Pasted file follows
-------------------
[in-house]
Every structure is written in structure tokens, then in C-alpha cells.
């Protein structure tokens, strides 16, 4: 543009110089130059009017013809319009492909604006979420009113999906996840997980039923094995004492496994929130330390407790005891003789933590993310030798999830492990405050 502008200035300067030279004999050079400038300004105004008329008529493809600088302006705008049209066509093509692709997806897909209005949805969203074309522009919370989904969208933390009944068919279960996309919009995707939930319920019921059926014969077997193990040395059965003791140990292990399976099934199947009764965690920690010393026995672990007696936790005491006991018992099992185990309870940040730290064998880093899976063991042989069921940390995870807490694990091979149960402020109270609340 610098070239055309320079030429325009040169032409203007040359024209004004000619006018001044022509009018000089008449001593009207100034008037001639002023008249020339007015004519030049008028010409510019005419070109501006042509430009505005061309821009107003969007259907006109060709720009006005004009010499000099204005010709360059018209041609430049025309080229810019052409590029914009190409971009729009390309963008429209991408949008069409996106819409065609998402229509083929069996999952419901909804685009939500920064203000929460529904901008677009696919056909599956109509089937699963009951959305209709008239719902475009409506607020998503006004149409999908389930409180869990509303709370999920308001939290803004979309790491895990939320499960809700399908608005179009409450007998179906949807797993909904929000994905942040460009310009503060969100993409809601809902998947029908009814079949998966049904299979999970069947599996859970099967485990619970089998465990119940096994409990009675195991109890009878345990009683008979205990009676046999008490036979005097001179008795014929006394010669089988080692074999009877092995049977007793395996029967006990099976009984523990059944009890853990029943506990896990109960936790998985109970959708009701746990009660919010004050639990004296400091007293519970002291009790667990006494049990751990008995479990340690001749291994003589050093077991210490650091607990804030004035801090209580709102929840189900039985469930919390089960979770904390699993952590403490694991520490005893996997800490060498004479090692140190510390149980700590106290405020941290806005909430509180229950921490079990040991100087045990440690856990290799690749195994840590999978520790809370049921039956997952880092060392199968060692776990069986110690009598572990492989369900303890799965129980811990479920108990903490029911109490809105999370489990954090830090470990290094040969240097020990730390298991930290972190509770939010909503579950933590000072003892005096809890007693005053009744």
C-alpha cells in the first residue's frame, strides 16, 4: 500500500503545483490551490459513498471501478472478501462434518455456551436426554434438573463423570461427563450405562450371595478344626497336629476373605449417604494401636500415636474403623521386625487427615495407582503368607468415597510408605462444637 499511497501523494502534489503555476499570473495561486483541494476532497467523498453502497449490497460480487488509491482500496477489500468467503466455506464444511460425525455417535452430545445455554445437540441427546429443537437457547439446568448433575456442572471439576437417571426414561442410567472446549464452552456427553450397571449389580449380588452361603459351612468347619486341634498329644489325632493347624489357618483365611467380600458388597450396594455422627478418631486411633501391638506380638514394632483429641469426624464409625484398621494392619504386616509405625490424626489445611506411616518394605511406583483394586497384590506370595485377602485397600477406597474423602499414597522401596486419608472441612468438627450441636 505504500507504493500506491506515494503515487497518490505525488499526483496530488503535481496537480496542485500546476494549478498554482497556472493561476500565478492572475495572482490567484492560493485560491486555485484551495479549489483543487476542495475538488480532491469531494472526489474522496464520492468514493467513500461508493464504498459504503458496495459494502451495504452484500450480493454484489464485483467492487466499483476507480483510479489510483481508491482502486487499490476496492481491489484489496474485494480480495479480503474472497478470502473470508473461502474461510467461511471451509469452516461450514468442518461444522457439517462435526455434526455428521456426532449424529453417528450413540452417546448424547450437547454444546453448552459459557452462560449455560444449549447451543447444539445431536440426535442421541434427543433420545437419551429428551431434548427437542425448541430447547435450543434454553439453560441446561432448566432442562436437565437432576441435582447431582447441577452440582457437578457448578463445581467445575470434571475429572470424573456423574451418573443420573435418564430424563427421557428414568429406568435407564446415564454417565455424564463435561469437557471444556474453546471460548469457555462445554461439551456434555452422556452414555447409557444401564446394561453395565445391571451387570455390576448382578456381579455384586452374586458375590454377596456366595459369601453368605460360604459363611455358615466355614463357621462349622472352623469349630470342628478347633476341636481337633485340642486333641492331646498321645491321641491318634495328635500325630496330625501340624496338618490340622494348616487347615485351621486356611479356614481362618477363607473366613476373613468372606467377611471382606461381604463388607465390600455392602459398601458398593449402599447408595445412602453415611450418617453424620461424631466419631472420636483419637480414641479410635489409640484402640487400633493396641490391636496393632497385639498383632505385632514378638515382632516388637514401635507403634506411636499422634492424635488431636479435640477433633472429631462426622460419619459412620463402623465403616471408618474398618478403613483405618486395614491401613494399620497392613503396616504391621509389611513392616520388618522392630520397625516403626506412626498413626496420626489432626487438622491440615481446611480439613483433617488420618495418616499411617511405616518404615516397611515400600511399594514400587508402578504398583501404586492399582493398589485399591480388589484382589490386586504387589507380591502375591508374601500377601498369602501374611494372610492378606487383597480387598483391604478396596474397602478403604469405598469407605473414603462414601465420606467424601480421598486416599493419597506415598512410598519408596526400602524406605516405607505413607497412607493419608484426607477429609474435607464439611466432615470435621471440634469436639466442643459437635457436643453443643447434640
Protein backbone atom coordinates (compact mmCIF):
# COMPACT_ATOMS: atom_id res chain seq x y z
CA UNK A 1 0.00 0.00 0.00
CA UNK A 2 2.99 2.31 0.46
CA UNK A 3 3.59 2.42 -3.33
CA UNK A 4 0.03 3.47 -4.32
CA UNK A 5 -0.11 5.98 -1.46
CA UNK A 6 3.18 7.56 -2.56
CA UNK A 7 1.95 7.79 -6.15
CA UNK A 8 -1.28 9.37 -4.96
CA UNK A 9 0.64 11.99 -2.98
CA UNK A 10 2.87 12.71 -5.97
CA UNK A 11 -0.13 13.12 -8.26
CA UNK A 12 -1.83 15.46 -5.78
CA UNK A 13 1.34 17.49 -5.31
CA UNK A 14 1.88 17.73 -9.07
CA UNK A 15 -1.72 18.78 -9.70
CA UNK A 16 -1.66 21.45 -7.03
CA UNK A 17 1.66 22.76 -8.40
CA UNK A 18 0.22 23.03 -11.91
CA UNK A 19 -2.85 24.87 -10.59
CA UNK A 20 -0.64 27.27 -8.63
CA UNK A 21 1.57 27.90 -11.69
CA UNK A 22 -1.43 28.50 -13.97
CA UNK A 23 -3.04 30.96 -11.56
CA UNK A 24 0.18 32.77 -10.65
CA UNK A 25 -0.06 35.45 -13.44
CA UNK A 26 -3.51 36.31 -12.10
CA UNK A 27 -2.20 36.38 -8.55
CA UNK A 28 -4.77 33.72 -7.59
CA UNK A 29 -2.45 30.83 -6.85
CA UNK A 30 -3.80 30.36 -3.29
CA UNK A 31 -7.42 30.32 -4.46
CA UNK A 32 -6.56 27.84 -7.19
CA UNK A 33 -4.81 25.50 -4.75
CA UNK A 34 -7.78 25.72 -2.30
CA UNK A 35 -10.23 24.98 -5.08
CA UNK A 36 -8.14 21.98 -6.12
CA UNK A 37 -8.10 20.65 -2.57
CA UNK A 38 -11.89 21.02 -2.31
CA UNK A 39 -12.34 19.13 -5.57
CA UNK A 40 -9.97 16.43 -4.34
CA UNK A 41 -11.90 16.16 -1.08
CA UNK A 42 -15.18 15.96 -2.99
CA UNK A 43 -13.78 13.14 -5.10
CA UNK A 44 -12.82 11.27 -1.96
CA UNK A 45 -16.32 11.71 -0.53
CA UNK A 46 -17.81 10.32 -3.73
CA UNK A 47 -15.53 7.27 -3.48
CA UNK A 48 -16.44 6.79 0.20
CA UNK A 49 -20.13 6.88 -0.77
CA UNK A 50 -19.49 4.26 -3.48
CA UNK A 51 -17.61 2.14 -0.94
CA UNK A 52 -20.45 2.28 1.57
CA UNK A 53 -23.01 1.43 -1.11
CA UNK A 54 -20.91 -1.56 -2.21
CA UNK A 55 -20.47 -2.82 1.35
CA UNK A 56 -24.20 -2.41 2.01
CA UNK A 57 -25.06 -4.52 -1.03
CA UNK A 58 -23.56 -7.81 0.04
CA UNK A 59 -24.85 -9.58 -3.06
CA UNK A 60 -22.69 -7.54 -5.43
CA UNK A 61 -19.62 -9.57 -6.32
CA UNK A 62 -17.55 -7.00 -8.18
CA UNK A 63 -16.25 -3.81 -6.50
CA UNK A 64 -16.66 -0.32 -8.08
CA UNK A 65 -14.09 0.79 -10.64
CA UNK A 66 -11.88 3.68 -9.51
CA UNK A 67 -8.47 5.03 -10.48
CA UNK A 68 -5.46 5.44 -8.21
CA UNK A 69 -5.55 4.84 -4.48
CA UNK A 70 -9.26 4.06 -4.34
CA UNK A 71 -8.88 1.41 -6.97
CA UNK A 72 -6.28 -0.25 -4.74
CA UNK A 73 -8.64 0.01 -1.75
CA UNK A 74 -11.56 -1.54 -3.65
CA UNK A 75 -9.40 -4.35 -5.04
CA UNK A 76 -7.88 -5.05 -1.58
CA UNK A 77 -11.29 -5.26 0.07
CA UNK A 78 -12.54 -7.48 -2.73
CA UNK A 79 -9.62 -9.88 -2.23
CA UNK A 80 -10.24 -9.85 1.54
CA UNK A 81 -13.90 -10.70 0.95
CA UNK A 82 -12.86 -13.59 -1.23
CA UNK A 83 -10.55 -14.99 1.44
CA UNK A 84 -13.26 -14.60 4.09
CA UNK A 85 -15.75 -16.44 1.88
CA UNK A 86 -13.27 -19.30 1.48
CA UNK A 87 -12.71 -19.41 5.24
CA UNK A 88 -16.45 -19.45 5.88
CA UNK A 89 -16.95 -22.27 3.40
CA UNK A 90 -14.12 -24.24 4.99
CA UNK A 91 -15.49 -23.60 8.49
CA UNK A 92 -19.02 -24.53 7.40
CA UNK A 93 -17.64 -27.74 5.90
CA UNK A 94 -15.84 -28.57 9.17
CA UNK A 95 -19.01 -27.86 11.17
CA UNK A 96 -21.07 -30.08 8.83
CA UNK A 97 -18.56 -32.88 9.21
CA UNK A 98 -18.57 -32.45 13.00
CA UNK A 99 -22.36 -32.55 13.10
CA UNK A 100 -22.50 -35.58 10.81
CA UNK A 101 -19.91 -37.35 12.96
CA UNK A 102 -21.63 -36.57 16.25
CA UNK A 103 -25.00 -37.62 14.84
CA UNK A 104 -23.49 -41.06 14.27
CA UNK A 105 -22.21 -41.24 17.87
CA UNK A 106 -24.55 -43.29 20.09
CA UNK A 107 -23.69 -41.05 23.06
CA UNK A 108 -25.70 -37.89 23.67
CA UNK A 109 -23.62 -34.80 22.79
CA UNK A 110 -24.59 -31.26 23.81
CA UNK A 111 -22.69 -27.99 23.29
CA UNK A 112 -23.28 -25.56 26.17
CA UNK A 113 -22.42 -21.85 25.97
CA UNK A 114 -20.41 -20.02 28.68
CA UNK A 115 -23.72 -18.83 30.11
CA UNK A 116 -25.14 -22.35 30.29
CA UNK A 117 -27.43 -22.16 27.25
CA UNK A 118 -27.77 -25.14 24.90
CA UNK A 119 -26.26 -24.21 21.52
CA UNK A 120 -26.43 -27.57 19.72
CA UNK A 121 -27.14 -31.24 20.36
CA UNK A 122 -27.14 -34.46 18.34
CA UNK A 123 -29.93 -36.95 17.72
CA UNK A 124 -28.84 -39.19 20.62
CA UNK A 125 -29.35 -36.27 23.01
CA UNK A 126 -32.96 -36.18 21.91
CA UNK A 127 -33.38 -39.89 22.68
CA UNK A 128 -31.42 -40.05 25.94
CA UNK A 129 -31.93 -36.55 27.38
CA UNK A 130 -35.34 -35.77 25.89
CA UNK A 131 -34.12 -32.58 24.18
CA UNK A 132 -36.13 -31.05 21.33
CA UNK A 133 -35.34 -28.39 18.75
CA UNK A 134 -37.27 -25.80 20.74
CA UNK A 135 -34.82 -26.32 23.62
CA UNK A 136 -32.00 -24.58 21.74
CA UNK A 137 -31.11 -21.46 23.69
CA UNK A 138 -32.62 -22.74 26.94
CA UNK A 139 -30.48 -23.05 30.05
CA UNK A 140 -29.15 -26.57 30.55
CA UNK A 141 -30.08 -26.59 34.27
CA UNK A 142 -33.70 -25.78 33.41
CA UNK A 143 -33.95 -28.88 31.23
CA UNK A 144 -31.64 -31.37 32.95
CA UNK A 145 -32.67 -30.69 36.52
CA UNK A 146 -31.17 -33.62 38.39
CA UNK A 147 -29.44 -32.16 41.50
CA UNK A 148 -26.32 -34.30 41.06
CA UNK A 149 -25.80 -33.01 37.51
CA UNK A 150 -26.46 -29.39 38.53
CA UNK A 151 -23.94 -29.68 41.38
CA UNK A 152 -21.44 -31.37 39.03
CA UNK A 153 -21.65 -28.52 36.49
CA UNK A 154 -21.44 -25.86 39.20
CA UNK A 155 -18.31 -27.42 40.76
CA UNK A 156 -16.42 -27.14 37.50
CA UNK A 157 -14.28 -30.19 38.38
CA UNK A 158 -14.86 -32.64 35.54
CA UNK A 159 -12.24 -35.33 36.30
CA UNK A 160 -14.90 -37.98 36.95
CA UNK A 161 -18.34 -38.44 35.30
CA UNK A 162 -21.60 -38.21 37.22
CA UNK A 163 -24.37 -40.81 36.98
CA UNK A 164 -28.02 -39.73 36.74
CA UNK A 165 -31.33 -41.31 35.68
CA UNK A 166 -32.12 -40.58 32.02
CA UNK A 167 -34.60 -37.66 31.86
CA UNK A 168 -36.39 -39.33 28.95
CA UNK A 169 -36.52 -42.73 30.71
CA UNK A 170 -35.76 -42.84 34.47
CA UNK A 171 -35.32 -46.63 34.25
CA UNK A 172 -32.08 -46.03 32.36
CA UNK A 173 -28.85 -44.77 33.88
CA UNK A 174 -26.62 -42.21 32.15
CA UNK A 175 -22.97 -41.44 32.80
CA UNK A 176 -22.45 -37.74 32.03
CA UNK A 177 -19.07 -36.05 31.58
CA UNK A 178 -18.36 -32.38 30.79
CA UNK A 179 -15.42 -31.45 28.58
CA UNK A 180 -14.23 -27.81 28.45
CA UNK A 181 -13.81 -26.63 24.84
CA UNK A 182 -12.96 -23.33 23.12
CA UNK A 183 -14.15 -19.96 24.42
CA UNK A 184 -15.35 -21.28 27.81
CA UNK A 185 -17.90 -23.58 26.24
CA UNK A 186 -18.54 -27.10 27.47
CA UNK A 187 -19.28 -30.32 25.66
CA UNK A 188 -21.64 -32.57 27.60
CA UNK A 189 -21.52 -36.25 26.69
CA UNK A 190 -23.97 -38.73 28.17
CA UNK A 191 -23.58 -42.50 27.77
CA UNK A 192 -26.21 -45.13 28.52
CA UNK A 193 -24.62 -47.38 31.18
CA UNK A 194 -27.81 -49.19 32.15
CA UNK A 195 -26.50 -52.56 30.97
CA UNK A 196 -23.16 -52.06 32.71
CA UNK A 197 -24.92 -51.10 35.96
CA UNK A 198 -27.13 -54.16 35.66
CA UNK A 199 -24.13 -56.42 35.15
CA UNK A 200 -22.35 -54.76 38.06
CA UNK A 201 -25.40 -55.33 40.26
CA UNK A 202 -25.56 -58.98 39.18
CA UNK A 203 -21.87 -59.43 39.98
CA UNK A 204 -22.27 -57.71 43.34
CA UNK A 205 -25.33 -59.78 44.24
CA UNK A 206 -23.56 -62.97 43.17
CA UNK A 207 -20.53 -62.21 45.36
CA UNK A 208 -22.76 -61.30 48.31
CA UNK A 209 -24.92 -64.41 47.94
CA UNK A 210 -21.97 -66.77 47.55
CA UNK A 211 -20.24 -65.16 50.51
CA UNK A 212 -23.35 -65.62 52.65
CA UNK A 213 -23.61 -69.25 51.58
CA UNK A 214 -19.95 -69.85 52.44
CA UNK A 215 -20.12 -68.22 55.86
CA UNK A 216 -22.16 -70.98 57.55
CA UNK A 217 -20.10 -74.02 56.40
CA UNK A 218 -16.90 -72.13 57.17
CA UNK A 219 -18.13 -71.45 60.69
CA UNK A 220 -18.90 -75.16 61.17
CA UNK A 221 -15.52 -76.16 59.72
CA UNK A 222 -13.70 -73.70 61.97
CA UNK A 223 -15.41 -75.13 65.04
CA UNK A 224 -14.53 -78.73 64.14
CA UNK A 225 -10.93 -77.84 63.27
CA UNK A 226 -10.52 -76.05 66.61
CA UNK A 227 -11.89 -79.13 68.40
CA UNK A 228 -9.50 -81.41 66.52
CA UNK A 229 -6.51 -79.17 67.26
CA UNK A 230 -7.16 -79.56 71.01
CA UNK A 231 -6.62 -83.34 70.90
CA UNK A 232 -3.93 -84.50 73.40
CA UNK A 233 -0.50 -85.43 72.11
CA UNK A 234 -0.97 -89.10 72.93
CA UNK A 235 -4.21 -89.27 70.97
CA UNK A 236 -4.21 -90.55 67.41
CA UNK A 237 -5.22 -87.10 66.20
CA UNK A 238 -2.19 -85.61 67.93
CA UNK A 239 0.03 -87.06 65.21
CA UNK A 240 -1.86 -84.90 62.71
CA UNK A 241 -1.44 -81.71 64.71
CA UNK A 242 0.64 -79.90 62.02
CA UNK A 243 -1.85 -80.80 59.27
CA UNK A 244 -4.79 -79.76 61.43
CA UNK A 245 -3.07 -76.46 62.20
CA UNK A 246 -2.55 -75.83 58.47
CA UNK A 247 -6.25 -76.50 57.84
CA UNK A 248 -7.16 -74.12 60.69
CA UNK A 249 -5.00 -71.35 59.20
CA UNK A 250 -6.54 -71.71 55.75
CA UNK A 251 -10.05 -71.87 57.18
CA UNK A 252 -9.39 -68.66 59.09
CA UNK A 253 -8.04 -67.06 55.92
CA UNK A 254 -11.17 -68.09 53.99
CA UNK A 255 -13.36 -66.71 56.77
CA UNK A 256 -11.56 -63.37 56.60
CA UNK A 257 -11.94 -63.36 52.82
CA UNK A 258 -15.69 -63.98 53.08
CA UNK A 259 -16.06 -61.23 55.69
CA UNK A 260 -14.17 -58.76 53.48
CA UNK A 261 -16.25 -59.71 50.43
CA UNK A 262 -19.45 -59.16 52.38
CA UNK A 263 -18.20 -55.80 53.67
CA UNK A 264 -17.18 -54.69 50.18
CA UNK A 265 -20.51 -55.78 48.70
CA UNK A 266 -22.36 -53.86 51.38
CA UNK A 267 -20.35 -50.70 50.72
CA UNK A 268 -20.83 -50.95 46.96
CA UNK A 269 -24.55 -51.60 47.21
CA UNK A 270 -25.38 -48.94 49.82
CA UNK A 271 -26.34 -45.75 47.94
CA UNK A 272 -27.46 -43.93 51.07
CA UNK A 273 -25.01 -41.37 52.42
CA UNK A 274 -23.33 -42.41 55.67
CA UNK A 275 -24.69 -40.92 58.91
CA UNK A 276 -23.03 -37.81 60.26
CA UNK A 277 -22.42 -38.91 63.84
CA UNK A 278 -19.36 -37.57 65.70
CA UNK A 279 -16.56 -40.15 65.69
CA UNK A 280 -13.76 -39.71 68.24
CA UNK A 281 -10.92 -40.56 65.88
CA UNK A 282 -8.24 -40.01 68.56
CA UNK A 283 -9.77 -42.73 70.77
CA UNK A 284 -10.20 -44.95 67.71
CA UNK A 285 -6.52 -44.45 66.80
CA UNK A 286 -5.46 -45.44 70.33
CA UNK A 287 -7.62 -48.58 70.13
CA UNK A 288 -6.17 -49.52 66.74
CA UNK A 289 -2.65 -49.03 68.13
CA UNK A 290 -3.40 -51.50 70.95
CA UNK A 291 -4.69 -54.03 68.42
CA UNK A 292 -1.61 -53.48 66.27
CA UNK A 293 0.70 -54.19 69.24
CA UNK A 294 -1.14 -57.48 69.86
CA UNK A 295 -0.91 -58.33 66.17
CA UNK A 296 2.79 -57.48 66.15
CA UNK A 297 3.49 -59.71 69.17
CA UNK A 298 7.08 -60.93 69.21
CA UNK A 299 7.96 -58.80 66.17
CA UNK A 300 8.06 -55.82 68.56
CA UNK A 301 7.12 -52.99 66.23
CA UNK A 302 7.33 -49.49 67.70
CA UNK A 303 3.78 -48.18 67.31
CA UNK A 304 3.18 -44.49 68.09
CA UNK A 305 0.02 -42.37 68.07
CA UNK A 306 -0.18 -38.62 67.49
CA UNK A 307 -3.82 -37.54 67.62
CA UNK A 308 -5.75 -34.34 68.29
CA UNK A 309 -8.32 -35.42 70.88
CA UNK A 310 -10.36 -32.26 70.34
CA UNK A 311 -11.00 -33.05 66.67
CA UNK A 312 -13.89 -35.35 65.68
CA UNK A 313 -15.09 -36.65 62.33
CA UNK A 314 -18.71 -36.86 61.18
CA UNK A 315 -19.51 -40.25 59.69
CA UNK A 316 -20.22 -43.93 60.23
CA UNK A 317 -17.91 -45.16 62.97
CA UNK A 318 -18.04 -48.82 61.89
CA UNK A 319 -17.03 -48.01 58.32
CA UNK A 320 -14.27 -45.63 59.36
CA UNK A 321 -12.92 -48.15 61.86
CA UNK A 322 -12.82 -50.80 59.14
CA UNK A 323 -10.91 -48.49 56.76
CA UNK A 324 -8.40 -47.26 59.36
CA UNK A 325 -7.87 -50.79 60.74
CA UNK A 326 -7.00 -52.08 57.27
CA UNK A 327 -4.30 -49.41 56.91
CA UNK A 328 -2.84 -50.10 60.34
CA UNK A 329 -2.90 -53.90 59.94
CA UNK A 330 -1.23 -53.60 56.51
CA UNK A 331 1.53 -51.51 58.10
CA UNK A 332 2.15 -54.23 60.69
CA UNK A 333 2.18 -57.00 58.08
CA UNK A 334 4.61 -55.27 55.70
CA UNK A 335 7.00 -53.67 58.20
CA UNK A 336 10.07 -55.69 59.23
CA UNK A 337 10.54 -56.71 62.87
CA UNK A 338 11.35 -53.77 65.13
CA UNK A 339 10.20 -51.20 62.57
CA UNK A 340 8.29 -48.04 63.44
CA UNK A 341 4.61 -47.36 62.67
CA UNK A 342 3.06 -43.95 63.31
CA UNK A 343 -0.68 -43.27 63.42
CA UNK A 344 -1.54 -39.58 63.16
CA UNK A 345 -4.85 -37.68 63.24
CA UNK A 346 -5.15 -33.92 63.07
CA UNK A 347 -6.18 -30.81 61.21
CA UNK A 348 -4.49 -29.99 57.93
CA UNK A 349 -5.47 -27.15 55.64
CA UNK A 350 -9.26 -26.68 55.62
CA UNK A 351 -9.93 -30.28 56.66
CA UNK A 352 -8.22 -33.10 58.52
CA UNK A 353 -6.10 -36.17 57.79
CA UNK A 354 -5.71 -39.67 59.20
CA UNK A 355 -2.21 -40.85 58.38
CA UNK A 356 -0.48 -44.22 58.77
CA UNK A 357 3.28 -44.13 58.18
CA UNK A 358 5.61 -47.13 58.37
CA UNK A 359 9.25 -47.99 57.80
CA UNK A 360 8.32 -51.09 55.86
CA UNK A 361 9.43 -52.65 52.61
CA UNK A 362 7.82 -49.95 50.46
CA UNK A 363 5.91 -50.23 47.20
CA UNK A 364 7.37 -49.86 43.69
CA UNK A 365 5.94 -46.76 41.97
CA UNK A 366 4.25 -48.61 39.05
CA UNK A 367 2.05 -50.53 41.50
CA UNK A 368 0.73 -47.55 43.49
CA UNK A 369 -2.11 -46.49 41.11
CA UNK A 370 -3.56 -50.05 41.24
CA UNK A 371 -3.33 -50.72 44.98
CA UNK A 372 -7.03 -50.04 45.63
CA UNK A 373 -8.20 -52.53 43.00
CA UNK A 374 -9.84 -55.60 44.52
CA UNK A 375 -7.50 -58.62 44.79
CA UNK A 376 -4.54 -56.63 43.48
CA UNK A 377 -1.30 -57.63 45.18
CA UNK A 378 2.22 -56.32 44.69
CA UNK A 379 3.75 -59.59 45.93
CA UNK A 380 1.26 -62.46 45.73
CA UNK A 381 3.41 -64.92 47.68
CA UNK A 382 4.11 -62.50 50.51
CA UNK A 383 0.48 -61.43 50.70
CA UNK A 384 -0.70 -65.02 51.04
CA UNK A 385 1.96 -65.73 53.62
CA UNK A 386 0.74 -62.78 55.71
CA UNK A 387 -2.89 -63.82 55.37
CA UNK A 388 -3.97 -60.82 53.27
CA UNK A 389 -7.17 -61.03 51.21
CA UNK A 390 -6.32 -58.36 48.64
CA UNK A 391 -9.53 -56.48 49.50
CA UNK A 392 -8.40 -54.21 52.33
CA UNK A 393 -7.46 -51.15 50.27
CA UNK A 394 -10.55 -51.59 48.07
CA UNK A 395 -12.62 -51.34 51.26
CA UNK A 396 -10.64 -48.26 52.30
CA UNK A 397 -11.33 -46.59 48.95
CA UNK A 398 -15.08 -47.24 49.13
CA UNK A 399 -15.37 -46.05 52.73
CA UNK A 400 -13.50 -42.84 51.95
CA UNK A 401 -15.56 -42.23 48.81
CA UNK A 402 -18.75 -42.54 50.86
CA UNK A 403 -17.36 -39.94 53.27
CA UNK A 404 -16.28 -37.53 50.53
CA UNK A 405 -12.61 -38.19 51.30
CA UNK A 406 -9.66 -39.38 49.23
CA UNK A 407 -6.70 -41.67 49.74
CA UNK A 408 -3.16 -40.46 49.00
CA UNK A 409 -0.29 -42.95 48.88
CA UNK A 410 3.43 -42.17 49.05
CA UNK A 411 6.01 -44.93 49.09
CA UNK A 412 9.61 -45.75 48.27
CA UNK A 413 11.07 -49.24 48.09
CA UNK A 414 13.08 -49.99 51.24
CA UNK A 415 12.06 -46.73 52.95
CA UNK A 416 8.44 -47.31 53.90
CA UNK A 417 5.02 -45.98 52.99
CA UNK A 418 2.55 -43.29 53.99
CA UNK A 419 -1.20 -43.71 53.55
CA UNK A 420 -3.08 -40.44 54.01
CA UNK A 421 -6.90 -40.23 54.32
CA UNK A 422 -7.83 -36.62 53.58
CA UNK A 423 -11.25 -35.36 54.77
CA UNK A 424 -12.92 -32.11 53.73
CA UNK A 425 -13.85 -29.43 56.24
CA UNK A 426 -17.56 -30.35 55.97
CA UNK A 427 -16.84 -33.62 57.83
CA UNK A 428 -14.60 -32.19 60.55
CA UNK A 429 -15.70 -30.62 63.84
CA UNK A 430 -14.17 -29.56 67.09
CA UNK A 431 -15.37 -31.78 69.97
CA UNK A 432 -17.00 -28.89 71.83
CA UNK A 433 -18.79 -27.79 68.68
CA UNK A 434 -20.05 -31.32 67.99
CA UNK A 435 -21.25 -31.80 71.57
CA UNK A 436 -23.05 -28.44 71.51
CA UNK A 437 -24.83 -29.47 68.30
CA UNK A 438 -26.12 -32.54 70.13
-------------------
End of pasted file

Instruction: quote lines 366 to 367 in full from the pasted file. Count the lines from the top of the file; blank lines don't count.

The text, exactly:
CA UNK A 360 8.32 -51.09 55.86
CA UNK A 361 9.43 -52.65 52.61